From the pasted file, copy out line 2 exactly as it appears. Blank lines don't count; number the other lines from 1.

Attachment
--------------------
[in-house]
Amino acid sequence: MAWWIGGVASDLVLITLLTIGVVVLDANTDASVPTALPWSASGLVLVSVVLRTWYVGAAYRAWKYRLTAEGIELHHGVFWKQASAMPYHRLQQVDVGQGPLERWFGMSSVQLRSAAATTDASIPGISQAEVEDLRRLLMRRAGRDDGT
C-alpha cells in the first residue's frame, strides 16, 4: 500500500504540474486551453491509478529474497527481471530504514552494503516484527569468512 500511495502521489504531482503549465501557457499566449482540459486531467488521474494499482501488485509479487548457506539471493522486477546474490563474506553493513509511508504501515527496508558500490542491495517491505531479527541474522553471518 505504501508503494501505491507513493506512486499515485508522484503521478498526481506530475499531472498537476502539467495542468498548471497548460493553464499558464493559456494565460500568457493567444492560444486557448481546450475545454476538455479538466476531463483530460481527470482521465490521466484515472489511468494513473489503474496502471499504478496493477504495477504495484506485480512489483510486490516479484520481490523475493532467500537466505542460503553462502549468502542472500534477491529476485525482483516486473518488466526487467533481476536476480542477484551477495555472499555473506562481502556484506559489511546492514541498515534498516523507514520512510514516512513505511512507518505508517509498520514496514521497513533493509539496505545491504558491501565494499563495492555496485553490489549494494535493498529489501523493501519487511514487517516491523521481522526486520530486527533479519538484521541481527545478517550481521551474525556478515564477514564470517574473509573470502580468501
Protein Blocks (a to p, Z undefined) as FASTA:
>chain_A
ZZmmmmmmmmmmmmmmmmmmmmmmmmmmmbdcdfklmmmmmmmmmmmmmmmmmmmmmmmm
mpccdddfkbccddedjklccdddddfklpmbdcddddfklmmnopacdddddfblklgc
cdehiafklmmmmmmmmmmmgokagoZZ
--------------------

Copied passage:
Amino acid sequence: MAWWIGGVASDLVLITLLTIGVVVLDANTDASVPTALPWSASGLVLVSVVLRTWYVGAAYRAWKYRLTAEGIELHHGVFWKQASAMPYHRLQQVDVGQGPLERWFGMSSVQLRSAAATTDASIPGISQAEVEDLRRLLMRRAGRDDGT